The lights are on
As I detailed in my impressions piece, Grand Theft Auto has
an amazing amount of potential. With 16 concurrent users, hundreds of missions,
and the promise of user-created content, I could envision this becoming my
go-to multiplayer game for years to come.
But given that creating an online experience of this
magnitude is uncharted territory for Rockstar, it still has a lot of kinks to
work out. Outside of the need to overcome the technical difficulties still
being experienced by several players, I think these seven changes would go a
long way to improving GTA Online.
Optimize Load TimesThis one is tricky given the amount of servers Rockstar is
juggling in the face of unprecedented demand. Right now the load times are
abysmal, whether you are jumping into Grand Theft Auto Online for the first
time, migrating sessions, matchmaking, or moving through playlists. To aid the
user experience, these need to be cut down as much as possible and the user
interface should be streamlined so there are less loading bottlenecks.
Keep Friends TogetherOne of the biggest annoyances we've faced in GTA Online thus
far is keeping an Xbox Live party together while moving from playlist sessions
to the open world. Far too often, groups are split up when entering the open
world, which then requires patience from all parties involved to get the band
back together. First, you need to settle on which friend's session you are
going to reconvene in. Then, the players need to sit through another long load
to get into world. Rockstar needs to prioritize keeping these groups together
to lessen the downtime
This goes for competitive team modes as well. When I enter a
team deathmatch, I expect my friends to be on the same team. This is rarely the
case right now. If Rockstar integrated a system like the posses in Red Dead
Redemption, it would also go a long way toward keeping crews and friends
Place Players Near ObjectivesI've lost track of how many times I've accepted a mission,
waited for the session to populate and load, and then had to drive 15 minutes
before we reach the destination. Starting a group a little ways away from the
destination makes sense if you want to give players the option to load up at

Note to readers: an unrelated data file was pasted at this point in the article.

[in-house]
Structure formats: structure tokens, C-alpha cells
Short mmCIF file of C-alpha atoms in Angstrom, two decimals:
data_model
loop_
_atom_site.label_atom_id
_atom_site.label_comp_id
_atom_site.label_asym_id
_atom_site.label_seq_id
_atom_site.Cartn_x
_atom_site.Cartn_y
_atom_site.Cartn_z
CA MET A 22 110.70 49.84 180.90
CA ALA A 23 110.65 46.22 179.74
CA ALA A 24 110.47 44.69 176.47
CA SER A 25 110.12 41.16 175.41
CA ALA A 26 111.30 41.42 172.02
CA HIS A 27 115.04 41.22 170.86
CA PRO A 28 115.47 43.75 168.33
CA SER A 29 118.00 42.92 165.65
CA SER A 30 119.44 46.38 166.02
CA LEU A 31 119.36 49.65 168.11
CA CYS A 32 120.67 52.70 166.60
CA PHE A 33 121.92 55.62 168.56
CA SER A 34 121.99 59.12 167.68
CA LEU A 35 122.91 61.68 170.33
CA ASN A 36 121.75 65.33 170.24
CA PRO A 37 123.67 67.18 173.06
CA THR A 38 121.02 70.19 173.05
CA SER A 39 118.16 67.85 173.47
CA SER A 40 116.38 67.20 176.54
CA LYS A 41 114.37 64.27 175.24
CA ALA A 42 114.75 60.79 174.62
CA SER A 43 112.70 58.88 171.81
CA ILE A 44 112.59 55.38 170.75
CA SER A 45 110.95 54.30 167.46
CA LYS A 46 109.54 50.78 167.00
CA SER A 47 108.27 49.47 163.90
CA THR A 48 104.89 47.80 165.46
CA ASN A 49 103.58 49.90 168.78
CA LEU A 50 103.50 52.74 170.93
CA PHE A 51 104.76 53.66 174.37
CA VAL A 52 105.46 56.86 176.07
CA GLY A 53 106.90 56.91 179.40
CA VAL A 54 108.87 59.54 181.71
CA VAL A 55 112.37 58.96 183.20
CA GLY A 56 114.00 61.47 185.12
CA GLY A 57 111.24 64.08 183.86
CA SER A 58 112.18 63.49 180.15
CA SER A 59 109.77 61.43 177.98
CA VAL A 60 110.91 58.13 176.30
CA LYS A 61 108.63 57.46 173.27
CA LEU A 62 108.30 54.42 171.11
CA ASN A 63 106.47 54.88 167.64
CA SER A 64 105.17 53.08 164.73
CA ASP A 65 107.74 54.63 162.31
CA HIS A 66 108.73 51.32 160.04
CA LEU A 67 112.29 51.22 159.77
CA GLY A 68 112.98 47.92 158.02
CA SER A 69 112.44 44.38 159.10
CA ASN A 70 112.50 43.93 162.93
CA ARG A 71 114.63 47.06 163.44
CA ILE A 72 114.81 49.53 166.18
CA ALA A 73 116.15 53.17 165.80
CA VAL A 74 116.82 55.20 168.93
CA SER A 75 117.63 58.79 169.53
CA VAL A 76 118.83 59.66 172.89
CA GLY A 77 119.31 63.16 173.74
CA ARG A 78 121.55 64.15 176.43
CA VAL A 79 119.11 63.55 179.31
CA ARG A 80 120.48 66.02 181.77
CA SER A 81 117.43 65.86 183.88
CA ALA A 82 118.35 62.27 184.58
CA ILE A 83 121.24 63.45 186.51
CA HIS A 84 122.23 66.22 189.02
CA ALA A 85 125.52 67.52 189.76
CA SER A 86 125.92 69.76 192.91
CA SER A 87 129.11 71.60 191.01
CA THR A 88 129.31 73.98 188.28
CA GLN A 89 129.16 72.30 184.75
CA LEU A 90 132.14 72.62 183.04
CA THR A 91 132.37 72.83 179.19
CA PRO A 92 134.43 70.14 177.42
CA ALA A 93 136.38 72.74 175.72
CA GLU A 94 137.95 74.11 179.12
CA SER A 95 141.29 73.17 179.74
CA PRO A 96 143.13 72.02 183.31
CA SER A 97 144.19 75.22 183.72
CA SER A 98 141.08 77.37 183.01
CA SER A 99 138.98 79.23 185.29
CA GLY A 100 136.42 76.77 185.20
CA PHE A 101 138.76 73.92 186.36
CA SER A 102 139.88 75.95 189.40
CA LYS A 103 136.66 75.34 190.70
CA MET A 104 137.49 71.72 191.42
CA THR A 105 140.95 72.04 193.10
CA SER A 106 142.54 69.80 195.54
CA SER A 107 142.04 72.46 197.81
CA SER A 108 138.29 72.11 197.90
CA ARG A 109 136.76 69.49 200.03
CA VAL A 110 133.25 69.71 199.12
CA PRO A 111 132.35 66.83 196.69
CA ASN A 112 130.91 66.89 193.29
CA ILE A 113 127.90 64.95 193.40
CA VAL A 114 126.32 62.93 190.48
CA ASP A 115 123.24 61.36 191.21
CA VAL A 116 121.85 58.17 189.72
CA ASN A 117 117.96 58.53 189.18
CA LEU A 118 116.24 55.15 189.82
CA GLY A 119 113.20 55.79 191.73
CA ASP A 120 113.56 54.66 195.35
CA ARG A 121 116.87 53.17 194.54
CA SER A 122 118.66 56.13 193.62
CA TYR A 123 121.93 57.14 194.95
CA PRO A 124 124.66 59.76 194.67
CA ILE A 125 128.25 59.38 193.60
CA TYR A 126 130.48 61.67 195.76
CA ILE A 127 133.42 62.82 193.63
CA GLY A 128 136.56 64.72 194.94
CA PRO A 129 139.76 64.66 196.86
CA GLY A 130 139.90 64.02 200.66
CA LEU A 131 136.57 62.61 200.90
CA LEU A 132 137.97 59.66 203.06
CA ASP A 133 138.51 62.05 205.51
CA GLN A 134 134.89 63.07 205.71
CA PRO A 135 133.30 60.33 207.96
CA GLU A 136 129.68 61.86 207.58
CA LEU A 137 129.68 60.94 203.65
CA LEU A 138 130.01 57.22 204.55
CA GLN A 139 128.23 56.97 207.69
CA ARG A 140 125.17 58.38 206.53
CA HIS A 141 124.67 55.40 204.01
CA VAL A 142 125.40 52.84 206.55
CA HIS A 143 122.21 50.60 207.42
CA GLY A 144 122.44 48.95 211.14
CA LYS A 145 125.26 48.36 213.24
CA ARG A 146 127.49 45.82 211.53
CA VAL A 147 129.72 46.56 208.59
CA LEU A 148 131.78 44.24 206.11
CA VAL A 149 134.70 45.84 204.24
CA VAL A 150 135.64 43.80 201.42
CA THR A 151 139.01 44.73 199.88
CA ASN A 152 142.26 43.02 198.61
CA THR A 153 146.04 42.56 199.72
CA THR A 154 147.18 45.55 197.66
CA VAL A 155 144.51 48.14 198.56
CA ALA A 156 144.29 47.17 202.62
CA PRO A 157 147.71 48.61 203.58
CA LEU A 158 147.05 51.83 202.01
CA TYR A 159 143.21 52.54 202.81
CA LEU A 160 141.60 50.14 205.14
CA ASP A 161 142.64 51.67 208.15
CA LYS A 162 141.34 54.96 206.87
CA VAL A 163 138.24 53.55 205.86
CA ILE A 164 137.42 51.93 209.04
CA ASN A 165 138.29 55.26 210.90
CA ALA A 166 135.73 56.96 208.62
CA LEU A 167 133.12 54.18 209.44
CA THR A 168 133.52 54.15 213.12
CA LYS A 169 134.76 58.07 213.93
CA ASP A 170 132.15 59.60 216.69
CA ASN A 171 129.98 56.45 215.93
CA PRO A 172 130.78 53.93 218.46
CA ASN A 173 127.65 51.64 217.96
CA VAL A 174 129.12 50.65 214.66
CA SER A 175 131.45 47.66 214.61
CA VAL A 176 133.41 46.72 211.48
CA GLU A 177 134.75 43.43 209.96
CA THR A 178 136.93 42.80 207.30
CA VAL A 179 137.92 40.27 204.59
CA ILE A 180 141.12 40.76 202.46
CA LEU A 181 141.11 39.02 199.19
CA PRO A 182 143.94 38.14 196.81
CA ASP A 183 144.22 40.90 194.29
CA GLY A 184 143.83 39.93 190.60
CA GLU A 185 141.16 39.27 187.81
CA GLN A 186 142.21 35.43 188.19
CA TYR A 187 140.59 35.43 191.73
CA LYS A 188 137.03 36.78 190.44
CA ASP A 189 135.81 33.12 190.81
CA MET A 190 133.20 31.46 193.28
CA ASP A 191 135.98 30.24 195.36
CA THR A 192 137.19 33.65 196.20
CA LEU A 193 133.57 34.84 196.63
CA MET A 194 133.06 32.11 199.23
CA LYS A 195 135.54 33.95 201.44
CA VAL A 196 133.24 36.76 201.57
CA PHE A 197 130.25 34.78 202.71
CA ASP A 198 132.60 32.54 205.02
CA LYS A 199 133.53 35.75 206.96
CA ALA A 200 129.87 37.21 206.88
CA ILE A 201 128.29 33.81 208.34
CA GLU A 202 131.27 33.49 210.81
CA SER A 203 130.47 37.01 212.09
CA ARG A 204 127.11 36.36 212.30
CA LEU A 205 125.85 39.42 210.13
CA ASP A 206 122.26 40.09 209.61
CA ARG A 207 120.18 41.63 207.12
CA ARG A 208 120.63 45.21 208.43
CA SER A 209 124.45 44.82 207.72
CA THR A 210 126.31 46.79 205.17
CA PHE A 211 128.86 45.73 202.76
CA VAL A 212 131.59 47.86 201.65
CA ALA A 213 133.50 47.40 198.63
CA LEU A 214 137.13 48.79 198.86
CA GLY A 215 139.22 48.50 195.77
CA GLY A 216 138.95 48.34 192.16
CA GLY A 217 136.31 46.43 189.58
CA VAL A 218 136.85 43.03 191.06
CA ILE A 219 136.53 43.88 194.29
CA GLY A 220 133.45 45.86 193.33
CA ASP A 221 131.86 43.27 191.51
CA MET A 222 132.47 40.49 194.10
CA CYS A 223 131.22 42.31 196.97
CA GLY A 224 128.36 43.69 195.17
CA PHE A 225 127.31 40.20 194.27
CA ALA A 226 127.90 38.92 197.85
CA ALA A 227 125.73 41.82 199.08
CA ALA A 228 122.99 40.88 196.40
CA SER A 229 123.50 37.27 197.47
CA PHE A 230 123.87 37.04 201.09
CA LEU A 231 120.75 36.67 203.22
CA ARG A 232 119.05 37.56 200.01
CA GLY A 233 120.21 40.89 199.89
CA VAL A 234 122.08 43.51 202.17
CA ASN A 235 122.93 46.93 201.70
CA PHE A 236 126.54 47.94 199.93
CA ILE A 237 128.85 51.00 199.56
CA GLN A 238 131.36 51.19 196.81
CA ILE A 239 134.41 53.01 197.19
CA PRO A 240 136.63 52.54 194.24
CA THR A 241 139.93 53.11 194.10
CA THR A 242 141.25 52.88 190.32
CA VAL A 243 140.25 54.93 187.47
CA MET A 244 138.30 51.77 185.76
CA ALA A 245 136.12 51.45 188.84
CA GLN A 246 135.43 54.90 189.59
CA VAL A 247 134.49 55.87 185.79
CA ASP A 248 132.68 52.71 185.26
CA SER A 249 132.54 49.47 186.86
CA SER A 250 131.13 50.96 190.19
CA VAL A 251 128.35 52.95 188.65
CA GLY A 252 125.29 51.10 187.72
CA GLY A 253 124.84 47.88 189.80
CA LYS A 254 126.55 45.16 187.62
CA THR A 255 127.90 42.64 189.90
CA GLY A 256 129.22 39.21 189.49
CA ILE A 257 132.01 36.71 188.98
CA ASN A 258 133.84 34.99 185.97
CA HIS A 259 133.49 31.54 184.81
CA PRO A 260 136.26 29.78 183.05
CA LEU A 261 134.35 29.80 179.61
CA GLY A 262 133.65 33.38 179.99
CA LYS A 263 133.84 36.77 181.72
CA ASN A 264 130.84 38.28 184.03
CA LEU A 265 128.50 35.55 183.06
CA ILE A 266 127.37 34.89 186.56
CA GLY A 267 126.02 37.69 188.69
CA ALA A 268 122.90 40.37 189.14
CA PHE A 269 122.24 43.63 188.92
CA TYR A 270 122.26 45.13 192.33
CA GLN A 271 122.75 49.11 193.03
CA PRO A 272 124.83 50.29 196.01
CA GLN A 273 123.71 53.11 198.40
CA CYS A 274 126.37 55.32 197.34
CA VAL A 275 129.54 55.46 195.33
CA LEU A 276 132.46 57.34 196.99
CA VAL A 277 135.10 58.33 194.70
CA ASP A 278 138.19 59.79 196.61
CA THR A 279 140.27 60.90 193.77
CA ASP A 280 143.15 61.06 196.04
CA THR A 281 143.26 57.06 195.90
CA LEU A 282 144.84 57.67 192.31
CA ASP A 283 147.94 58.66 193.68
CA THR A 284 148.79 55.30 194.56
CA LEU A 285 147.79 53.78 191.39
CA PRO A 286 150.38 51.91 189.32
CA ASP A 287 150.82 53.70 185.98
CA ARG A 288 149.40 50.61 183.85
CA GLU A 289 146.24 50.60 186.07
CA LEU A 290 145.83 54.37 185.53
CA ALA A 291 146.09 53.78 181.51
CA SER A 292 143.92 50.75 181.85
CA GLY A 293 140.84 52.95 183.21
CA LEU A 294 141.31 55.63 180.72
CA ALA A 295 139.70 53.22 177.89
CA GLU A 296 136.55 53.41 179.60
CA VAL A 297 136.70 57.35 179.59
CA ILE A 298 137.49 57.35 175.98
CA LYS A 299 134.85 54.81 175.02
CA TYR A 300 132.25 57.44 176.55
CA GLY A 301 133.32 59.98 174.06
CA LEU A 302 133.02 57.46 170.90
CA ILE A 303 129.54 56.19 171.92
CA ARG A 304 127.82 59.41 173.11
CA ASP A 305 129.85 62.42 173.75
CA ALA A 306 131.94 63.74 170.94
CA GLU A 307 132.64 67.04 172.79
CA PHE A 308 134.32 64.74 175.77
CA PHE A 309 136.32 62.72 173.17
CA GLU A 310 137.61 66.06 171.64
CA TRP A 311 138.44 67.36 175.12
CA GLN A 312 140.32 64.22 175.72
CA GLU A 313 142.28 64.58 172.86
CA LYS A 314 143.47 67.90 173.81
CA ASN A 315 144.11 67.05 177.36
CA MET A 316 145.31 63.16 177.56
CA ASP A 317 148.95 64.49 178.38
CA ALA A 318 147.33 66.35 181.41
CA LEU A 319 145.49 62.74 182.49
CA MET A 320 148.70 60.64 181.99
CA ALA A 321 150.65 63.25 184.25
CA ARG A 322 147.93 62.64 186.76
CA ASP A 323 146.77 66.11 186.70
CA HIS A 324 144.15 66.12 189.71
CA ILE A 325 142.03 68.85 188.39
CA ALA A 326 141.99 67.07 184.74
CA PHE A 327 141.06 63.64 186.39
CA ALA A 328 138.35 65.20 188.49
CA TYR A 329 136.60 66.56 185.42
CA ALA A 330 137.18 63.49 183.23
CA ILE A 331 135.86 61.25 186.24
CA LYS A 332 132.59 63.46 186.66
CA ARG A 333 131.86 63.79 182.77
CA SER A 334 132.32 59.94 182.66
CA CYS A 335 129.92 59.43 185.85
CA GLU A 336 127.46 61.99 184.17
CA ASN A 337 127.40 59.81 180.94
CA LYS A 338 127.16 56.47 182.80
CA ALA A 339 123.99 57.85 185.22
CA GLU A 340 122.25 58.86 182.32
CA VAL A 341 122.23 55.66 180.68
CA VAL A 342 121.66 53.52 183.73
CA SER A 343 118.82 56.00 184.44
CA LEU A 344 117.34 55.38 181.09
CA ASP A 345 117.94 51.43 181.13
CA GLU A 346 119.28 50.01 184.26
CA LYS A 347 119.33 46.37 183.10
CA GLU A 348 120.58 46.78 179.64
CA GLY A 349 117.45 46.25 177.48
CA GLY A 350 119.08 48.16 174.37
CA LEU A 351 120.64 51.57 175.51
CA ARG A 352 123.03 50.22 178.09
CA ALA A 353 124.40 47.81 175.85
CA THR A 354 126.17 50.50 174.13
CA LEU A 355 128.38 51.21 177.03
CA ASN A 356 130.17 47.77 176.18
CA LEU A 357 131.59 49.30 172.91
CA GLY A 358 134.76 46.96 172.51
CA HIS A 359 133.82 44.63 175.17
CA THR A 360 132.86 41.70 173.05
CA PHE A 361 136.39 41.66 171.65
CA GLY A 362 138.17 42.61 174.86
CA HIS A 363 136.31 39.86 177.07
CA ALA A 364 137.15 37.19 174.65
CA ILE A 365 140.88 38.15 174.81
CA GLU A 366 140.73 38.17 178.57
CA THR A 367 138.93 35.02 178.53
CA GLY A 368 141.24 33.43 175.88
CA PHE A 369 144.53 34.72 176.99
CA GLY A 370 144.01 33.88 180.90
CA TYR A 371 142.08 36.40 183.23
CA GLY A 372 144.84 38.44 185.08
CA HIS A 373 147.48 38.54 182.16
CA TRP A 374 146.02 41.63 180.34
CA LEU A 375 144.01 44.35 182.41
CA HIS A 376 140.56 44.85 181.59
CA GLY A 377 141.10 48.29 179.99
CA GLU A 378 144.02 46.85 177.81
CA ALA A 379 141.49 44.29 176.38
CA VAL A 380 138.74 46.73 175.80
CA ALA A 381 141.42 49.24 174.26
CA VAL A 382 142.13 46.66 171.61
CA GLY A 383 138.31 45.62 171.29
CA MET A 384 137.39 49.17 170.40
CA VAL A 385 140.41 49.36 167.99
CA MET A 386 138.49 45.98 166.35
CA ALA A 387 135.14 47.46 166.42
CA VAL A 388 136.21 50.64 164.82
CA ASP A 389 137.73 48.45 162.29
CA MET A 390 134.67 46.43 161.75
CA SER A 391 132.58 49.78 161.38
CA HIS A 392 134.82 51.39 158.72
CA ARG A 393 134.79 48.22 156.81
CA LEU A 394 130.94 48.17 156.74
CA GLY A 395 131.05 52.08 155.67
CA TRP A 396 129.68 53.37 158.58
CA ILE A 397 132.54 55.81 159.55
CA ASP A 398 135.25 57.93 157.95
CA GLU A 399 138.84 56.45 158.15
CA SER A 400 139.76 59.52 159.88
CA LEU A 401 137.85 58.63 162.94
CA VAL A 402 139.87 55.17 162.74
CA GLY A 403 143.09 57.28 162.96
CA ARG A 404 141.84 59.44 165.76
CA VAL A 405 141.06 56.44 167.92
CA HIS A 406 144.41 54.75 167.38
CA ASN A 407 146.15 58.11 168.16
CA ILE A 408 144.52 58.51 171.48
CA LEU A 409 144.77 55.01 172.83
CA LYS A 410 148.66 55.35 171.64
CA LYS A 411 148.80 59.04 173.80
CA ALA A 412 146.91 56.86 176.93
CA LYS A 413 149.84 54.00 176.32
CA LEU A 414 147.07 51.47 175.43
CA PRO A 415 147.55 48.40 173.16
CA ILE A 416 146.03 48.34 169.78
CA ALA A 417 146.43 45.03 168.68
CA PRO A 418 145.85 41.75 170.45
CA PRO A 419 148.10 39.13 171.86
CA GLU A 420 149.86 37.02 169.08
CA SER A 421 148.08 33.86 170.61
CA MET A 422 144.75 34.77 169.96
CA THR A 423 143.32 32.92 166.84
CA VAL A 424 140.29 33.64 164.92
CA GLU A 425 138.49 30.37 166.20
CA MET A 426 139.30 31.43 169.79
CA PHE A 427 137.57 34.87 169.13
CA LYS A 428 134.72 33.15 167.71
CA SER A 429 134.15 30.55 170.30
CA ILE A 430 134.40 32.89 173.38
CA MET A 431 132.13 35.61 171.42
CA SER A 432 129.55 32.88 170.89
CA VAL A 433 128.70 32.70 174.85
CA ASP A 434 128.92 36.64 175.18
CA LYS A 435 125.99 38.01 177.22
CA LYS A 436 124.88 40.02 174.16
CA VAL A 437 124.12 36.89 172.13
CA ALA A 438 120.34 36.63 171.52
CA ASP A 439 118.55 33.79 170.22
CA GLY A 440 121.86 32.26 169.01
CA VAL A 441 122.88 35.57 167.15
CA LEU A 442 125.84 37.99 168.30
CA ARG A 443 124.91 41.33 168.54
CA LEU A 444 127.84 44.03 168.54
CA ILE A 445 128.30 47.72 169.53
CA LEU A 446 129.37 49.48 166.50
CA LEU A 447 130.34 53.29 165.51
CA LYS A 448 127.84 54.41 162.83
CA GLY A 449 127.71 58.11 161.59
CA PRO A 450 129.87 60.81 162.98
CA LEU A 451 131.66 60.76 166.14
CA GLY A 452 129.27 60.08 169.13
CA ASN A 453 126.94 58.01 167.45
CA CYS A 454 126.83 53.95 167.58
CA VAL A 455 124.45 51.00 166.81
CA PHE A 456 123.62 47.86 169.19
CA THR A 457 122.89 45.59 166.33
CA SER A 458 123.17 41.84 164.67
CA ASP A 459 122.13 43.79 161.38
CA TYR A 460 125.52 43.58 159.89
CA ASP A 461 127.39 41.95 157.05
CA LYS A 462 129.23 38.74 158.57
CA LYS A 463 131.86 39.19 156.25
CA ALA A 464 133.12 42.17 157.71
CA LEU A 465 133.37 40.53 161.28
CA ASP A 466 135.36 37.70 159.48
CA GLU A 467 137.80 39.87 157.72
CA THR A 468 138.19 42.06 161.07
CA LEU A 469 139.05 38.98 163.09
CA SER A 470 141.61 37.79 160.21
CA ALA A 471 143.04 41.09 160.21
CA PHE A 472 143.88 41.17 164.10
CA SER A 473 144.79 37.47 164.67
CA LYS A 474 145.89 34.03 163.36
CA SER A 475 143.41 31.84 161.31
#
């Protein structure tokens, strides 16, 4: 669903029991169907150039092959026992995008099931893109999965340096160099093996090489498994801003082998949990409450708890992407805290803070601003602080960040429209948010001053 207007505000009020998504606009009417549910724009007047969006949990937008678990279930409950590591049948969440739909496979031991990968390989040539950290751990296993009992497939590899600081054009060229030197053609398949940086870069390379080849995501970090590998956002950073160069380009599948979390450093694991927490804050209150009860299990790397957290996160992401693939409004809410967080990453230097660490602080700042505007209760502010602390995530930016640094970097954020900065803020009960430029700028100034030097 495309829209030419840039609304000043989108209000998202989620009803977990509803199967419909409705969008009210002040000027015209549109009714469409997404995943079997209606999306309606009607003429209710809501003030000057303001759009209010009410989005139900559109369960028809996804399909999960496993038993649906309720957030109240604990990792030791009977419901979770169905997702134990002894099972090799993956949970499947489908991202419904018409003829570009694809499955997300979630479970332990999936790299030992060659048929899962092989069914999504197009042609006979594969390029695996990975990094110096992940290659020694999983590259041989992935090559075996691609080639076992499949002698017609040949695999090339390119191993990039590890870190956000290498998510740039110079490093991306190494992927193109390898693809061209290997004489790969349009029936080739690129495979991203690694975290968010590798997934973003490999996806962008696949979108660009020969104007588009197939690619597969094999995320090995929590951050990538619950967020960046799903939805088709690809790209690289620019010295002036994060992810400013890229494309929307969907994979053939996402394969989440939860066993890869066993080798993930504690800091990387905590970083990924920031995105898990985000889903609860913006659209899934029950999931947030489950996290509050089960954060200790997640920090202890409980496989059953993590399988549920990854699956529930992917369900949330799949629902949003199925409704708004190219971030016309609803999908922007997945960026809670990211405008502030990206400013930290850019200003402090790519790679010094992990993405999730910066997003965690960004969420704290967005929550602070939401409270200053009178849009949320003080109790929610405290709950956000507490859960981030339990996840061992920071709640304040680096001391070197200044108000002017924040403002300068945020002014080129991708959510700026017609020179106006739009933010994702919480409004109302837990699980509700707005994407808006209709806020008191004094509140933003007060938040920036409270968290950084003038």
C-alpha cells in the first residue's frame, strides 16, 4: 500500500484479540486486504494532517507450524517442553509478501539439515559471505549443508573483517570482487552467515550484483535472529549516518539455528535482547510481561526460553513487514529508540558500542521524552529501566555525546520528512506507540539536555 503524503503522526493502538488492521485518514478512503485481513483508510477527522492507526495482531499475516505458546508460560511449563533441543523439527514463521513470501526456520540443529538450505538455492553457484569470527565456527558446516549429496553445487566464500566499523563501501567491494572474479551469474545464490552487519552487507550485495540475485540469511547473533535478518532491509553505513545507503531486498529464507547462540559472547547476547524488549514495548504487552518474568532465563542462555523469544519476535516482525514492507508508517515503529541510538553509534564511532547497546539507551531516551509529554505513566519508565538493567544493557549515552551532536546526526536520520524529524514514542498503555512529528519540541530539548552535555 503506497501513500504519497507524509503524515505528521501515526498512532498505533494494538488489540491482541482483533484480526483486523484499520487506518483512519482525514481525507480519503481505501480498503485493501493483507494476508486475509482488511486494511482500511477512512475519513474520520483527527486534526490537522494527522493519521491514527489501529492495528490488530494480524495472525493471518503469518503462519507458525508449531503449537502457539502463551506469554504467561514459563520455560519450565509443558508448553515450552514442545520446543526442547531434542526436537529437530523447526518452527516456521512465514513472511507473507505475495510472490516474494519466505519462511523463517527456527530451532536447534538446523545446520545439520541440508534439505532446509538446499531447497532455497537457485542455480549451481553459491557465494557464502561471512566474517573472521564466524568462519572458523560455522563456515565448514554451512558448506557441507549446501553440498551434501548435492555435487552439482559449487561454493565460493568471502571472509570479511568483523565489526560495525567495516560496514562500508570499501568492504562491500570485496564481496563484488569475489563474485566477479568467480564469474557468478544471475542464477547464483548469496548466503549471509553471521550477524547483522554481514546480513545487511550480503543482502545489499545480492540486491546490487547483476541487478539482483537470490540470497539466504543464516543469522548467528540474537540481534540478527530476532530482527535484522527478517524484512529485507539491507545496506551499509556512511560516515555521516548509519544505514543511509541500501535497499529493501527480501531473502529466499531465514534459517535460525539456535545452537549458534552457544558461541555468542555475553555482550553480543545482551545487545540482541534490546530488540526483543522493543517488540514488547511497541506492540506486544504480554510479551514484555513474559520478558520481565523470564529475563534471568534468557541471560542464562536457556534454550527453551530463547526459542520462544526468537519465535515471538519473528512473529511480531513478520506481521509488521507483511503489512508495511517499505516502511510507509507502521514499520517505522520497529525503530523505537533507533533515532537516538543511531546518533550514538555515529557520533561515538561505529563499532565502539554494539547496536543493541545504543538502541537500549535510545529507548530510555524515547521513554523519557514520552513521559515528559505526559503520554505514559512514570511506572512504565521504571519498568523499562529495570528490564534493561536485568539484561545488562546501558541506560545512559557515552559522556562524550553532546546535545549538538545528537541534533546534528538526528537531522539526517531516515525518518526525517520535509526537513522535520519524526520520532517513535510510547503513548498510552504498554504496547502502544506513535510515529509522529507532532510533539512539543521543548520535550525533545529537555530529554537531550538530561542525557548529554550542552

Ammu-nation, but unleashing players on the other side of the world just wastes
everyone's time. Surely, a happy medium exists.
Raise The StakesSince so many jobs offer paltry financial rewards, a lot of
players are just grinding on the few boring ones like Violent Duct that reward
them with big payouts. After all, everything in GTA Online is about the
almighty dollar. How else are you going to afford that $400,000 high-rise
condominium? To help discourage grinding and keep players trying new things,
Rockstar should rebalance the payouts.
Prioritize New MissionsIn the opening 10 hours of GTA Online, you can't escape the
grip of déjà vu. Too frequently, Simeon and Gerald implore to you steal the
same car model, break up the same drug deal, and shoot up the same gang. The
GTA Online job system should recognize which missions a player has already
performed and introduce new ones more frequently instead of offering the same
three or four missions ad nauseam until players achieve much higher ranks.
Fix Passive ModePassive mode is a great option for players who want to avoid
engaging other players in favor of shopping for clothes, tattoos, guns, and car
detailing. But there's one problem - it doesn't work. Several players have
reported still being shot to death while driving in passive mode and meeting
their demise from getting run over while on foot. These circumstances betray
the fundamental concept of passive mode, so if Rockstar wants people to use it,
the developers better fix it.
Let Us Run In Our HomesMy condo in GTA Online is pretty big, and it can take a
while to move from the couch to the front door to buzz in a friend. In the
open-world covering, you can sprint to move quickly from point A to point B,
but for some reason Rockstar doesn't allow running in your home. This small
change can't take too much programming time, can it?
Email the author Matt Bertz, or follow on Twitter, Google+, Facebook, and Game Informer.